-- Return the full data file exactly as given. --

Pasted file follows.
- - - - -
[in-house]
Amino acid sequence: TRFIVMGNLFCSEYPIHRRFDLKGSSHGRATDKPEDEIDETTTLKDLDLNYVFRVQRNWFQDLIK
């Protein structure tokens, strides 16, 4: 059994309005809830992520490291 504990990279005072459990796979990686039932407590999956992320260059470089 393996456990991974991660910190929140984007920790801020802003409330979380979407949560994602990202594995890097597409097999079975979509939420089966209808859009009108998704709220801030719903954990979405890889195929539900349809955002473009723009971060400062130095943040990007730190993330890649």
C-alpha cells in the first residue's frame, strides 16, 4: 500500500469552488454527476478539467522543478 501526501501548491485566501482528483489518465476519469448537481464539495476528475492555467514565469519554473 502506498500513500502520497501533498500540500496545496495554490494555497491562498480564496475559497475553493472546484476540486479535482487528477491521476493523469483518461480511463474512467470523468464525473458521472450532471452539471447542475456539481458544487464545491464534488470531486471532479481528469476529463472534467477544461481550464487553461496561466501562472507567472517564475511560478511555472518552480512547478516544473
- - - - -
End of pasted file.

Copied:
[in-house]
Amino acid sequence: TRFIVMGNLFCSEYPIHRRFDLKGSSHGRATDKPEDEIDETTTLKDLDLNYVFRVQRNWFQDLIK
């Protein structure tokens, strides 16, 4: 059994309005809830992520490291 504990990279005072459990796979990686039932407590999956992320260059470089 393996456990991974991660910190929140984007920790801020802003409330979380979407949560994602990202594995890097597409097999079975979509939420089966209808859009009108998704709220801030719903954990979405890889195929539900349809955002473009723009971060400062130095943040990007730190993330890649």
C-alpha cells in the first residue's frame, strides 16, 4: 500500500469552488454527476478539467522543478 501526501501548491485566501482528483489518465476519469448537481464539495476528475492555467514565469519554473 502506498500513500502520497501533498500540500496545496495554490494555497491562498480564496475559497475553493472546484476540486479535482487528477491521476493523469483518461480511463474512467470523468464525473458521472450532471452539471447542475456539481458544487464545491464534488470531486471532479481528469476529463472534467477544461481550464487553461496561466501562472507567472517564475511560478511555472518552480512547478516544473